Banding is one of the universal annoyances that every designer has to deal with. Although it’s certainly more common among web designers, banding has also given plenty of headaches to print designers and photographers. Banding is a newer problem; unique to the digital realm, as old-school methods of photography and publishing weren’t limited to the digital color space. As the problem and its causes have only been recently defined, many designers may lack the techniques necessary to combat this subtle and tricky problem. If you’re not familiar with the term or are sick of reading this sentence, let’s cut to an image.
Some Banding in Action due to Compression:
This is an overly exaggerated example of banding effects on a photo I took. In the compressed version on the right, the sky doesn’t contain enough blues to portray a smooth transition. This is because the compressed version is trying to save space by limiting the number of colors used. This actually works really well in the building section of the photograph because our eyes don’t pick up on subtle brightness changes when looking at busy or high-contrast areas. It’s only when the color jumps from “Slightly Light Blue” to “Slightly Less Light Blue” that we really notice.
It’s as if the compression algorithm thought “Hey man, that looks like solid blue. Six colors ought to cover it–done!” Idiot.
While compression is a common cause of banding, it’s important to remember that all digital images share this property of stepping harshly from one color to the next. Indeed, each pixel is its own little square, not blending with any pixels around it. Fortunately pixels are much too small for our eyes to detect that stepping. It’s only when compressors force similar areas of color into much larger groups that we pick up on the changes.
Banding with the Gradient Tool:
The gradient on the left side was created by picking two colors and fading them together with Photoshop’s gradient tool. The gradient on the right side only used one color, and simply faded itself from 100% to 0% opacity. Obviously they both achieve very similar results, and perhaps that’s why most designers may use the techniques interchangeably. If you look very closely, however, the gradient on the right actually shows some harsh stepping from one shade to the next.
Add some levels adjustments, and you can really see the difference:
The good news is that Photoshop’s gradient tool handles gradients pretty well with multiple colors. Photoshop does the math and immediately rasterizes the outcome. Through a combination of dithering and subtle noise the fade is rendered pretty smoothly. You can even hit the levels or curves adjustments later and it looks decent. The gradient on the right, however, didn’t have two colors that Photoshop could do the math for, so no dithering or noise could be applied. Without knowing what color it would be fading to, it simply renders the gradient in bands ranging from 100% opacity to 0% opacity.
Noise is the Solution! Sometimes…
The solution that is often thrown about is “Add a bunch of noise dude!”. While it’s true that adding noise to break up the bands is effective, you have to be careful that you aren’t bringing a bazooka to a knife fight. Adding too much noise unnecessarily will degrade your image and take clarity out of your highlights and shadows.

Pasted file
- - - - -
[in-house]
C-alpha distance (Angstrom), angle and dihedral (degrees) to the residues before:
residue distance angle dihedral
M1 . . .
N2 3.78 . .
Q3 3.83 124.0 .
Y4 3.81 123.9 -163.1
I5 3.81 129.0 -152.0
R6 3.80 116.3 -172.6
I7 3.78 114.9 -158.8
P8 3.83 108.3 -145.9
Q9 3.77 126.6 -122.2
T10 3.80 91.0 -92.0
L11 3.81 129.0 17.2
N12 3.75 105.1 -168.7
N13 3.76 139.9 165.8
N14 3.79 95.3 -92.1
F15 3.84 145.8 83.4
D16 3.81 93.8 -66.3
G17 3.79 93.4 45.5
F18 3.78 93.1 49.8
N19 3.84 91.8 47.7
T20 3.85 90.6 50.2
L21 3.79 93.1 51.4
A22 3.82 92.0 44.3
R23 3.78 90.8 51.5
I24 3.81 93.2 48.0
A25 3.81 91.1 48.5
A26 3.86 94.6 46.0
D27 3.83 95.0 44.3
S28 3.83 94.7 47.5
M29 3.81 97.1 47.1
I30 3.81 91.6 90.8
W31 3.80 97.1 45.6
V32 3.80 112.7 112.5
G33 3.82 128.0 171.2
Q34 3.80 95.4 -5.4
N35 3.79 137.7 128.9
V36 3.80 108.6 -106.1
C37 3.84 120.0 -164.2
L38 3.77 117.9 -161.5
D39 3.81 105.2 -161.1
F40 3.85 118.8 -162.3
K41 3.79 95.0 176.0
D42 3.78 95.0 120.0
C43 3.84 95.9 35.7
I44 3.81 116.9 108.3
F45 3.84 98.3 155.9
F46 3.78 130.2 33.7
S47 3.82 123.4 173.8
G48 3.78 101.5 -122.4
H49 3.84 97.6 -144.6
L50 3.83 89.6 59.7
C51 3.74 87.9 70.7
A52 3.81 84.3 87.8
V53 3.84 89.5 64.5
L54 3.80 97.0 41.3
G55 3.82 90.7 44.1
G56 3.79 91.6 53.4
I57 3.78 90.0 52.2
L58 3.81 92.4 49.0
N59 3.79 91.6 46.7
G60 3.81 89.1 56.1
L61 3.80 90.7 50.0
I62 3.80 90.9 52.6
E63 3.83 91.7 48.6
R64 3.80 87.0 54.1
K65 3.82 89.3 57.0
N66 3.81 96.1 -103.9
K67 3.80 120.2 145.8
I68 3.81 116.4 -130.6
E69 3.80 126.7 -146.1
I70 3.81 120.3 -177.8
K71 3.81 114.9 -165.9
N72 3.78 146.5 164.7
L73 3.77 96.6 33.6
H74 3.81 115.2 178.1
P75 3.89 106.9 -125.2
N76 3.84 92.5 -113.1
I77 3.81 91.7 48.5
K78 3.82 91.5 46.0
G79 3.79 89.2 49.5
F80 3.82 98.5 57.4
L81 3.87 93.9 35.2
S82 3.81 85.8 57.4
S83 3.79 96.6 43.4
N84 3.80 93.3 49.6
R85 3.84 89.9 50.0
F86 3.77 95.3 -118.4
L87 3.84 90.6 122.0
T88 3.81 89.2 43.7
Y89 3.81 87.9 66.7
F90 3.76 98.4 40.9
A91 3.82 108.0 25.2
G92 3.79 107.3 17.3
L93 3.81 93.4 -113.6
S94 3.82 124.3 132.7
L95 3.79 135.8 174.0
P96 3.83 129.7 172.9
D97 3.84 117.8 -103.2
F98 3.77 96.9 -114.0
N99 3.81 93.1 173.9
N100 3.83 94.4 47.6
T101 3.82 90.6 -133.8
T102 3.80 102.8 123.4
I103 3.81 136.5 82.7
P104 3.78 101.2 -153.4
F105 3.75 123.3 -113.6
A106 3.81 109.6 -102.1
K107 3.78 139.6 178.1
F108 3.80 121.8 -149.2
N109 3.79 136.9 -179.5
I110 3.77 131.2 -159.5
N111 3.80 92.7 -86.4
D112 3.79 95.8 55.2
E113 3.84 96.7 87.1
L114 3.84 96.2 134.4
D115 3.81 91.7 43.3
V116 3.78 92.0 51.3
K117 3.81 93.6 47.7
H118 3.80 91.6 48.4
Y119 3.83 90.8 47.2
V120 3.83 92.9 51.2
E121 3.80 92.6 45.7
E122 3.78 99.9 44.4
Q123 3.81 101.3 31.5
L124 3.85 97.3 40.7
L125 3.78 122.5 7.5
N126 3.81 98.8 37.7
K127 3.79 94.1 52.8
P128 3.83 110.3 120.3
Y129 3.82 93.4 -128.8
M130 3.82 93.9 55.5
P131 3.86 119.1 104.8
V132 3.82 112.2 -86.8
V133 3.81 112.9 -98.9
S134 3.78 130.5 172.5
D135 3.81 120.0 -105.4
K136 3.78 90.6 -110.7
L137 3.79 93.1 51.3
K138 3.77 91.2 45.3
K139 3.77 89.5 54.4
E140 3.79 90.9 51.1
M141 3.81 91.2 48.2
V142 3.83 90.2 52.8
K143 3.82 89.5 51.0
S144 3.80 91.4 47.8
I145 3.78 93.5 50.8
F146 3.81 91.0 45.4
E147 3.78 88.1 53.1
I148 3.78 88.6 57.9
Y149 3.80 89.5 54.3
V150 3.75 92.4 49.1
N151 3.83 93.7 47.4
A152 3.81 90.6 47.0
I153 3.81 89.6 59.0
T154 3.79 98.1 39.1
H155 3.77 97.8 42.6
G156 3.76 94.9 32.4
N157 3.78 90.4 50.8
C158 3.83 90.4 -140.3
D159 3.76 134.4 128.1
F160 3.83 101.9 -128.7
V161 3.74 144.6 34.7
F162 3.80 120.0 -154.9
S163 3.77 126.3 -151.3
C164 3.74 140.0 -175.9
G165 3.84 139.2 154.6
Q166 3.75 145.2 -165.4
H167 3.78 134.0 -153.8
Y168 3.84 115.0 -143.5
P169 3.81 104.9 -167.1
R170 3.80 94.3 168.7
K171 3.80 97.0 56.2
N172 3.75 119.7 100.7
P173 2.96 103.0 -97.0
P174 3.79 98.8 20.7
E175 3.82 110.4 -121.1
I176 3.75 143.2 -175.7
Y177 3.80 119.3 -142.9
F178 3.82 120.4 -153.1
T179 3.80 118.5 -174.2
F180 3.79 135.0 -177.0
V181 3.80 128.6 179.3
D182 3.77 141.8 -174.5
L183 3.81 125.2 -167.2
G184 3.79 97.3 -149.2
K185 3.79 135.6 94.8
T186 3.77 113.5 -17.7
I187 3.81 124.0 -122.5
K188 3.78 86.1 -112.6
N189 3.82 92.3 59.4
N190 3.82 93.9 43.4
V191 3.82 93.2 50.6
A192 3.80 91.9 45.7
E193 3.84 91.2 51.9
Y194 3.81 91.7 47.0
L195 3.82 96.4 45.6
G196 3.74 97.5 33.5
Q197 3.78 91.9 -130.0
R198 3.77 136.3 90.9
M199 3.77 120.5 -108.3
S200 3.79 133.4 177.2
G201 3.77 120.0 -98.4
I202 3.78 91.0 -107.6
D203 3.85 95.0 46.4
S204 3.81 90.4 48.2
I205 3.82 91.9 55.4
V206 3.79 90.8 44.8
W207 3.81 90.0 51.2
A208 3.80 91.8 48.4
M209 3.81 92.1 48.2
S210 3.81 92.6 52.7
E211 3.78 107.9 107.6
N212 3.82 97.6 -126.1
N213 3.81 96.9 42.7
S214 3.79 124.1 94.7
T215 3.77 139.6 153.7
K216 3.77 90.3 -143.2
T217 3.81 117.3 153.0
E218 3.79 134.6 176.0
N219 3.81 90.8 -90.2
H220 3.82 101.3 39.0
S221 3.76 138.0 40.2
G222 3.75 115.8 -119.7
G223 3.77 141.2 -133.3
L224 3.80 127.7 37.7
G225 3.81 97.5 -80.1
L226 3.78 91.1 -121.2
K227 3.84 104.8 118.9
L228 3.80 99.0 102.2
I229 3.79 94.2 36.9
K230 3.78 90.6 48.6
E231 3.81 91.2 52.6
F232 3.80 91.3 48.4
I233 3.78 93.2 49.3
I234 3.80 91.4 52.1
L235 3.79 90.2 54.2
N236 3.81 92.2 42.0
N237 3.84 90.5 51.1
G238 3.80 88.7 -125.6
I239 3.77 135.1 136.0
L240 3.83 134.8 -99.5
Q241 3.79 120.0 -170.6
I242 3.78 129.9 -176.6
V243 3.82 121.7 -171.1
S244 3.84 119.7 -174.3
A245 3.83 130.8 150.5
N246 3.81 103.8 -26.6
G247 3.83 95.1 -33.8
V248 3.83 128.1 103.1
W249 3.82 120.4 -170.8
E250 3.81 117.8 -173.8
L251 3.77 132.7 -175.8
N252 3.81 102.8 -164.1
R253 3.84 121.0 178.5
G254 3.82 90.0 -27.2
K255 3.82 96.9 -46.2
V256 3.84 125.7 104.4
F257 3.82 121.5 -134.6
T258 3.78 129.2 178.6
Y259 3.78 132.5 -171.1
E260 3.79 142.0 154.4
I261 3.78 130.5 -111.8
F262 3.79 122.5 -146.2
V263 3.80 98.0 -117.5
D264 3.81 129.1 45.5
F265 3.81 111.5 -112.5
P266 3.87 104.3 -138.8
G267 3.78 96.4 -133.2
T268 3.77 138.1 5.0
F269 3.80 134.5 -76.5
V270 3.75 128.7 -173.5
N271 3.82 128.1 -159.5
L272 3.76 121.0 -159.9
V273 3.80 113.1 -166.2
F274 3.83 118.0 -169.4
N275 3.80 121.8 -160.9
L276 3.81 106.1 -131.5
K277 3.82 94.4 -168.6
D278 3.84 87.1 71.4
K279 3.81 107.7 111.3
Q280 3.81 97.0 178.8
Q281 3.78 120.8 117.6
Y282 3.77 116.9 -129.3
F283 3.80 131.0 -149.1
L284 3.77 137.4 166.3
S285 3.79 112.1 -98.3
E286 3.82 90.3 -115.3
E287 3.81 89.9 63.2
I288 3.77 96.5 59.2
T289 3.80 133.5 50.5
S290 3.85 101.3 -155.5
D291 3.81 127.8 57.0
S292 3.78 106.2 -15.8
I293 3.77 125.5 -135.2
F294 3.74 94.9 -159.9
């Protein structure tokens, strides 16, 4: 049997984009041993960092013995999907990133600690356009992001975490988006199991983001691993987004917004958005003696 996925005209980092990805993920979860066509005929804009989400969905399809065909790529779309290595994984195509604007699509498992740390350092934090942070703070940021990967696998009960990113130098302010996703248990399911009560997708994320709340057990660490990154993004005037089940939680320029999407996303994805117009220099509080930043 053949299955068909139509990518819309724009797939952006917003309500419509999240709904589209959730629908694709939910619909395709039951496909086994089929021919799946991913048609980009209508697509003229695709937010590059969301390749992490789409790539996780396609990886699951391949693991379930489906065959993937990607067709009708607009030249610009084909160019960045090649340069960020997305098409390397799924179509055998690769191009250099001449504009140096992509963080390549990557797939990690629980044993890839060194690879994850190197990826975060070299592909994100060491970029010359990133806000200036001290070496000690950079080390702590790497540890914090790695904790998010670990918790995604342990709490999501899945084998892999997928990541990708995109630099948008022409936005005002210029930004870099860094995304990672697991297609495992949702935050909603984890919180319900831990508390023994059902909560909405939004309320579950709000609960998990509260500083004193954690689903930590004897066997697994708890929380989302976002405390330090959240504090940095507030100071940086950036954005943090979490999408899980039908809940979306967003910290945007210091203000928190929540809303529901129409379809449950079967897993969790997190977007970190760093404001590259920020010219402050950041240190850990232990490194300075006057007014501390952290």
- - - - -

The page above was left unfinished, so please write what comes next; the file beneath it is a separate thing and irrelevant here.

Fix #1 – Use Two Color Gradients
To prevent banding while using Photoshop’s gradient tool, always use at least two colors. Fading a single color to transparency will not yield pretty results. If you absolutely must fade a color to transparency, make sure the gradient is small, or that the range of color difference in the gradient is high. It’s the long and subtle gradients that cause problems.
Fix #2 – Use Noise in One Channel
If you’re experiencing banding when compressing or saving your images, you may want to add noise to prevent noticeable stepping. If you want to do this without harming ALL of your color data try applying noise to only one channel–ideally, the channel where the most banding is occurring.
1. Select the ‘Channels’ tab next to your layers palette.
2. Click on a color channel. Perhaps red if you have banding in a sunset photo, or blue if there’s banding in a bright blue sky. Choose whichever channel works best in your situation.
3. Choose Filter > Noise > Add Noise. Check ‘Gaussian’ as the distribution format. Choose 1-2% as the amount, as you can always add more noise later if necessary.
Save your image out as you did before, and ideally this method should have decreased your level of banding.
Fix #3 – Use Noise in Another Layer
If you absolutely need to maintain a lot of integrity in your photo, but still need to remove banding in some area, try adding the noise to its own layer.
1. Create a new layer and fill it with 50% gray. That’s about #808080 if you’re working in RGB.
2. Place this layer above the image you’re adding noise to. In the layers palette, choose ‘Overlay’ as the blending mode.
3. Add noise to this gray layer, 2-3% should suffice.
You’ll notice that the noise does not affect any very bright or dark areas of your image. Because the noise is in ‘Overlay’ mode, you’re free to crank up the noise as high as needed, without destroying the quality of your highlights or shadows.
Another benefit to having the noise in its own layer is that you can use your eraser tool to remove noise from areas where it is not needed. You could even take one step further, creating a complex mask and applying it to the noise layer, giving you full control over which areas are affected.
No More Banding!
Hopefully some of these ideas got rid of your nasty banding issues. If you have any other tips or tricks to solve this problem, drop me a line in the comments.
Other Resources to Regarding Banding:
Wikipedia – Posterization
Greyscale Gorilla – How to Remove Banding Artifacts in After Effects
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